Does Your Mobile Say a Lot About You? It Should — and Here’s Why.
This article is part of the Academic Alibaba series and is taken from the paper entitled “Mobile Access Record Resolution on Large-Scale Identifier-Linkage Graphs” by Shen Xin, Hongxia Yang, Weizhao Xian, Martin Ester, Jiajun Bu, Zhongyao Wang, and Can Wang, accepted by KDD 2018. The full paper can be read here.
The e-commerce era is witnessing a rapid increase of mobile internet users. Major e-commerce companies are now seeing billions of instances of mobile access every day, and hidden in these records are valuable user behavioral characteristics such as shopping preferences and browsing patterns. However, in order to extract this information from the huge dataset, the records need to be linked to the corresponding mobile devices, a process known as Mobile Access Records Resolution (MARR).
There are two major challenges confronting MARR:
· Device identifiers and other attributes in access records might be missing or unreliable.
· The dataset contains billions of access records from millions of devices.
Currently, no existing methods have been developed to resolve this problem of using mobile device identifiers on such a massive scale.
Enter the Alibaba tech team.
What Device Are You Using Right Now? We Probably Don’t Know.
According to a new report by the International Telecommunication Union (ITU), the number of global mobile inte net subscriptions (not users) reached 7.74 billion in 2017. As mobile phones have overtaken desktop computers as the most widely used digital platform, characterizing mobile user preferences and behavioral patterns from their access records has become incredibly important. Compared with traditional weblogs, which mostly depend on cookies to track user behavior, mobile access records provide a clearer picture of internet users with various IDs in the access records.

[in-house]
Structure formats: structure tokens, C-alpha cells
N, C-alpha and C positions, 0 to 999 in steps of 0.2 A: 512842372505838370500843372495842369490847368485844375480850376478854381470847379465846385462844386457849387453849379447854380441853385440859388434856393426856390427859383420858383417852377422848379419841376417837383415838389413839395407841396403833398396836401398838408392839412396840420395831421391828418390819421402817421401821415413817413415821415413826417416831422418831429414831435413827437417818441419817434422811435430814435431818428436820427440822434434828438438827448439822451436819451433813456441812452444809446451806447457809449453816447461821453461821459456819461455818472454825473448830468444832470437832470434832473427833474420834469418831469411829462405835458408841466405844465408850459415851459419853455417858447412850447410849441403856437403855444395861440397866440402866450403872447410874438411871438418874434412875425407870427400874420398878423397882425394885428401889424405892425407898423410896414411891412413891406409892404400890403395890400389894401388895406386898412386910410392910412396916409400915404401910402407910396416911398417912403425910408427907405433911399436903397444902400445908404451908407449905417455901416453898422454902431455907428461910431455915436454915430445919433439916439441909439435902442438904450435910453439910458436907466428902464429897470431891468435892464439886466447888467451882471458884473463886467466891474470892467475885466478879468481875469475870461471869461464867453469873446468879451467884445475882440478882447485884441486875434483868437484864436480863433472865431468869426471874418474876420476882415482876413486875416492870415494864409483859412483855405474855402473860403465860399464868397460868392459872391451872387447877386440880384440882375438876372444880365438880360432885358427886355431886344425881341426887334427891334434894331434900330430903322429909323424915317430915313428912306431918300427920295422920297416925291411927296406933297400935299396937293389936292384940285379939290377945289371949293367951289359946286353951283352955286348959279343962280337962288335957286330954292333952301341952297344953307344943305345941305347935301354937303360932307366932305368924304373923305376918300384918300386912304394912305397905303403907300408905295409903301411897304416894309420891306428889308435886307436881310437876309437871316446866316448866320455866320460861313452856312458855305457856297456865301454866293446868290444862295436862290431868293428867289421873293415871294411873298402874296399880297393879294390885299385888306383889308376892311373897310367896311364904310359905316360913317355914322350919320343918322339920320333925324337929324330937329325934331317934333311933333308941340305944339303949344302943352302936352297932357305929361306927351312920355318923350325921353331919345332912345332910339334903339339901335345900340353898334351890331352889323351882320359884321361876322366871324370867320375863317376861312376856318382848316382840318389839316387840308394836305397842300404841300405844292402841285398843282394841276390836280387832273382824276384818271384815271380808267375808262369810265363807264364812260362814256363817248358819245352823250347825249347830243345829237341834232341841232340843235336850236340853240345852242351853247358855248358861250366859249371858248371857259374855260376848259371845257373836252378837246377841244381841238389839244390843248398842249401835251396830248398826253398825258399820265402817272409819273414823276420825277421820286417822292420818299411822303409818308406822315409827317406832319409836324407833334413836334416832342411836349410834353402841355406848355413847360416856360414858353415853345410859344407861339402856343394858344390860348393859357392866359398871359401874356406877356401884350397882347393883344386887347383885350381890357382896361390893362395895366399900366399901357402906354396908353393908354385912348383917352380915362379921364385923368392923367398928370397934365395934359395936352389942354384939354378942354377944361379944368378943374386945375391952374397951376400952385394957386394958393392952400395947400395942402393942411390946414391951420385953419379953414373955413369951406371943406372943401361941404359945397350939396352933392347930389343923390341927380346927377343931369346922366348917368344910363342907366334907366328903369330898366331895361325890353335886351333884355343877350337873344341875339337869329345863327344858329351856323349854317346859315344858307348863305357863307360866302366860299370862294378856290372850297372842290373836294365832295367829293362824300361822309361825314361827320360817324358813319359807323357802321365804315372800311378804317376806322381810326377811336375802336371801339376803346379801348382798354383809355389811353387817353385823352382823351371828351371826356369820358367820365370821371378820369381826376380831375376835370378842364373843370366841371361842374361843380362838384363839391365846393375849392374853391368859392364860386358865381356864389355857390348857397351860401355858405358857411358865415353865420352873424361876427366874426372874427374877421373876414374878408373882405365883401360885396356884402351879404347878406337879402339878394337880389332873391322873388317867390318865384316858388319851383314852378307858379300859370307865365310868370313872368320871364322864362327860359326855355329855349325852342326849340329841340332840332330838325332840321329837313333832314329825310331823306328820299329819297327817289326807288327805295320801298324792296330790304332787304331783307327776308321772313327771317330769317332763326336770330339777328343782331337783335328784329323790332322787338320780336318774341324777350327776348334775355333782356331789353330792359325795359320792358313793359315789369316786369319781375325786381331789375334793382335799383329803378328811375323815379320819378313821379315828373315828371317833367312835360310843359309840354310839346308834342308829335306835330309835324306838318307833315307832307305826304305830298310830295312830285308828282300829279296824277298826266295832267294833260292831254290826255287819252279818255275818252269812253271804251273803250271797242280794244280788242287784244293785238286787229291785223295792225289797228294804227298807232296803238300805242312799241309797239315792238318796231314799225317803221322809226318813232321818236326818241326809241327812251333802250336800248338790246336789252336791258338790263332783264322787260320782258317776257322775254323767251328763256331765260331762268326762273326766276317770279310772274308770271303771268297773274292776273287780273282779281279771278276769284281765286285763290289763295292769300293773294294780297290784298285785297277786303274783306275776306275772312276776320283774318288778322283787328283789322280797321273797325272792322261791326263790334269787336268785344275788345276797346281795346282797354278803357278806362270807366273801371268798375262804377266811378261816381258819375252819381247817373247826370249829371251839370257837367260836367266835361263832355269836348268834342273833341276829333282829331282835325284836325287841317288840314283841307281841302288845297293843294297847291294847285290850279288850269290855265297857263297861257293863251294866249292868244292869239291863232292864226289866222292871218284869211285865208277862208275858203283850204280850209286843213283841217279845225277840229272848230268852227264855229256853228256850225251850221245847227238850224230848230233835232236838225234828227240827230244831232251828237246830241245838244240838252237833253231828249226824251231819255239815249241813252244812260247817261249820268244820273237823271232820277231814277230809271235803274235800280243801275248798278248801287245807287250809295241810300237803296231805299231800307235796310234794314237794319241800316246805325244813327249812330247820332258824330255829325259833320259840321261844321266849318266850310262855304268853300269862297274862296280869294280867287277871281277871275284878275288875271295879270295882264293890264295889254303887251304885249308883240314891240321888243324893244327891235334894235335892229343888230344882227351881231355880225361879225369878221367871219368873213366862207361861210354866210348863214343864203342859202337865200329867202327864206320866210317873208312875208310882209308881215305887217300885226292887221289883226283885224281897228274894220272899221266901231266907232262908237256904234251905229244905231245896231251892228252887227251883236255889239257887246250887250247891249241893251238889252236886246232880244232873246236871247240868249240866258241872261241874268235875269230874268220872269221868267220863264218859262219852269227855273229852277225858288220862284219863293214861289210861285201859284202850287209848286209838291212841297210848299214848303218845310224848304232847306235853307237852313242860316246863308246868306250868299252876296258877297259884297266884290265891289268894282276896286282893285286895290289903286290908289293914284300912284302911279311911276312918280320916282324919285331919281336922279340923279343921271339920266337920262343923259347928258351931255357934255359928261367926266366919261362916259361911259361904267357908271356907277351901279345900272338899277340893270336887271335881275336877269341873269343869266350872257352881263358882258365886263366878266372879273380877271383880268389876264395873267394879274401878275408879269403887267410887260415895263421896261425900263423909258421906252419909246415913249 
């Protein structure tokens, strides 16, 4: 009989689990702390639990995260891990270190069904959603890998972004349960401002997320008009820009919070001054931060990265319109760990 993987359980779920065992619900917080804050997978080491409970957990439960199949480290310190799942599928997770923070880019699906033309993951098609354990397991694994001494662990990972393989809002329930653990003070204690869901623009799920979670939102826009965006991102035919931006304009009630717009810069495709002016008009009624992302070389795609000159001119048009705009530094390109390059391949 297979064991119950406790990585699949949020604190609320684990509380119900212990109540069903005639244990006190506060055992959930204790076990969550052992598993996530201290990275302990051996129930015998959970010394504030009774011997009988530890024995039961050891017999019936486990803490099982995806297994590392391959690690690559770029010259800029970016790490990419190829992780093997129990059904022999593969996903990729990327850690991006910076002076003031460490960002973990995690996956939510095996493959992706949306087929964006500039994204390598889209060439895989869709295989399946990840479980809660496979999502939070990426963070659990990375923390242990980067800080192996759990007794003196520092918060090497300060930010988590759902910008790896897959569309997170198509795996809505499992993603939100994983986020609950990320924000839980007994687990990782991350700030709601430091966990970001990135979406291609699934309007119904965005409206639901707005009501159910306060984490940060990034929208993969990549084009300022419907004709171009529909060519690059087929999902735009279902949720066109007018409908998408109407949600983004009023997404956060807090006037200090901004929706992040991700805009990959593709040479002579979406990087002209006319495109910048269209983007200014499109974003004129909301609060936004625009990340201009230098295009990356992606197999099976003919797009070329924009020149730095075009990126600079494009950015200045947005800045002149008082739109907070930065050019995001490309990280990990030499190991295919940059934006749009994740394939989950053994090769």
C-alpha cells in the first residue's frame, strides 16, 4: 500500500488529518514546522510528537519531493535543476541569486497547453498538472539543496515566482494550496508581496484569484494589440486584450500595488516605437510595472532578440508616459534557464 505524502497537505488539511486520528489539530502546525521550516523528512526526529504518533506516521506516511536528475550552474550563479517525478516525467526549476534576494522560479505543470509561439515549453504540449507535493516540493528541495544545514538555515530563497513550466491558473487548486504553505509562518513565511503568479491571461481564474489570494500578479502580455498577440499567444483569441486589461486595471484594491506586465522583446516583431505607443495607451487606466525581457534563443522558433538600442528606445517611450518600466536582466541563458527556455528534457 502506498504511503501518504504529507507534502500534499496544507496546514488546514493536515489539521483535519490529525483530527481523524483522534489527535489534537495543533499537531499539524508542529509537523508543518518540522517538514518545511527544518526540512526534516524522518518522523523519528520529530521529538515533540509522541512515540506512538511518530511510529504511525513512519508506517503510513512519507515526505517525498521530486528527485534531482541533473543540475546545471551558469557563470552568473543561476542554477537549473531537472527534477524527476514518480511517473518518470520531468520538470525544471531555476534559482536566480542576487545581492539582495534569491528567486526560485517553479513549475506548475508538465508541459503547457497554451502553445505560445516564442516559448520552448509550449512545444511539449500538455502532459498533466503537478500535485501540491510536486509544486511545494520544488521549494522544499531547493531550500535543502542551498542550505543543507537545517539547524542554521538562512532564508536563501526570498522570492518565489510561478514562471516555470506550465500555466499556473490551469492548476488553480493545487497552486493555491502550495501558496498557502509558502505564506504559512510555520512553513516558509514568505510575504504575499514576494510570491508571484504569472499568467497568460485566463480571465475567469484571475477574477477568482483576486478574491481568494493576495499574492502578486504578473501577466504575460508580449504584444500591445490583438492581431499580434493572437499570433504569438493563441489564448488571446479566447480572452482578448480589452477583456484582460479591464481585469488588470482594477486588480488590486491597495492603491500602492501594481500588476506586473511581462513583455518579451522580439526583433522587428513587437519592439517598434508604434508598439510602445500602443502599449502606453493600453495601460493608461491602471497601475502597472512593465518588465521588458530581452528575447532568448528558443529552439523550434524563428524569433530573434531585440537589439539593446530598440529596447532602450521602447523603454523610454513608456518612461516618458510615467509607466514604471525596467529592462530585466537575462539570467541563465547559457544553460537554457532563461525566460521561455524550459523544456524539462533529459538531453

These IDs include:
· International Mobile Equipment Identity (IMEI) — a unique identifier designed to identify a device.
· International Mobile Subscriber Identity (IMSI) — designed to identify a user in a cellular network, which is stored in a SIM card.
· UserTrack Device IDentity (UTDID).
IMEI and IMSI are identifiers for one’s smartphone and mobile number respectively. UTDID, on the other hand, is quite different from these two hardware-based identifiers in that it is generated and used by Alibaba (China’s multinational e-commerce company) for device identification. With these IDs, access records can be mapped to the corresponding mobile phones or apps, which in turn generates higher-quality user profiles.
Mapping an access record to the mobile phone or app is then seemingly a simple matter since IDs such as IMEI, IMSI and UTDID can be used to uniquely identify the device and app. However, data collected from practical applications is far from perfect. There will be missing attribute values, noisy (problematic and misleading) IDs, and ID shift problems. One-way ID Shift happens when a device gets a new IMSI upon a new SIM card being installed.
Giving Our Devices Their Own Voice
The Alibaba technical team have observed that ID shift in one or two IDs in an access record might occur from time to time, but it rarely happens in all three IDs. Inspired by this observation, they use the combination of the three IDs (IMEI, IMSI, UTDID), which they call “IDSET”, to reliably identify an access record from a specific mobile device. An example of an IDSET is given above where each record is identified by the IDSET, i.e. a combination of IMEI, IMSI and UTDID.
Based on the concept of IDSET, they have introduced the Mobile Access Records Resolution (MARR) problem. The objective of the MARR problem is to identify the physical device for each access record, since each access record is generated by one specific mobile device. The team aim to group access records according to the device, which can be used to generate profiles for the device users.
Considering the sheer size of the dataset and poor data quality mainly due to the ID shift problems, MARR is a highly challenging problem. So the team are also proposing a SParse Identifier-linkage Graph (SPI-Graph) accompanied with the abundant mobile device profiling data to accurately match mobile access records to devices. (Data is considered ‘sparse’ when certain expected values in a dataset are missing, which is a common phenomenon in general large scaled data analysis.)
Extensive experimental results on large-scale real-world datasets have so far validated the effectiveness and efficiency of the team’s algorithm. These results have also meant that the team is now hoping to investigate how they can further group mobile access records for a specific device into access sessions and thus better characterize user profiles.
The full paper can be read here.